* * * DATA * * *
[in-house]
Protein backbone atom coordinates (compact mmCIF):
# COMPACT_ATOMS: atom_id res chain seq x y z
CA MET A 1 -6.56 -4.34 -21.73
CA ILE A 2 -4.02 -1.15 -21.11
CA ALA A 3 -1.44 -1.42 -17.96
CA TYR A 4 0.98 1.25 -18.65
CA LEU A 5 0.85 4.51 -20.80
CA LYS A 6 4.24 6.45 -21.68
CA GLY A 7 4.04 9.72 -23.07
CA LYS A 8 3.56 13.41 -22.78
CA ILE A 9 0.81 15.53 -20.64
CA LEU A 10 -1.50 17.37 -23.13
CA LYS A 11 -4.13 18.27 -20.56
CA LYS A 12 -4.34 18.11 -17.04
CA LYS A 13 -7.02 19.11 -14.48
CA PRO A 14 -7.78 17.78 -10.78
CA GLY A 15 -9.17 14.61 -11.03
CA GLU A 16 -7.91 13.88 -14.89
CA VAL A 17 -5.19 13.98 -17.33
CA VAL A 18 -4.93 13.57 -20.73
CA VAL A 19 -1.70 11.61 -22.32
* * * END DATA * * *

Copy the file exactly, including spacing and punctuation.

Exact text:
[in-house]
Protein backbone atom coordinates (compact mmCIF):
# COMPACT_ATOMS: atom_id res chain seq x y z
CA MET A 1 -6.56 -4.34 -21.73
CA ILE A 2 -4.02 -1.15 -21.11
CA ALA A 3 -1.44 -1.42 -17.96
CA TYR A 4 0.98 1.25 -18.65
CA LEU A 5 0.85 4.51 -20.80
CA LYS A 6 4.24 6.45 -21.68
CA GLY A 7 4.04 9.72 -23.07
CA LYS A 8 3.56 13.41 -22.78
CA ILE A 9 0.81 15.53 -20.64
CA LEU A 10 -1.50 17.37 -23.13
CA LYS A 11 -4.13 18.27 -20.56
CA LYS A 12 -4.34 18.11 -17.04
CA LYS A 13 -7.02 19.11 -14.48
CA PRO A 14 -7.78 17.78 -10.78
CA GLY A 15 -9.17 14.61 -11.03
CA GLU A 16 -7.91 13.88 -14.89
CA VAL A 17 -5.19 13.98 -17.33
CA VAL A 18 -4.93 13.57 -20.73
CA VAL A 19 -1.70 11.61 -22.32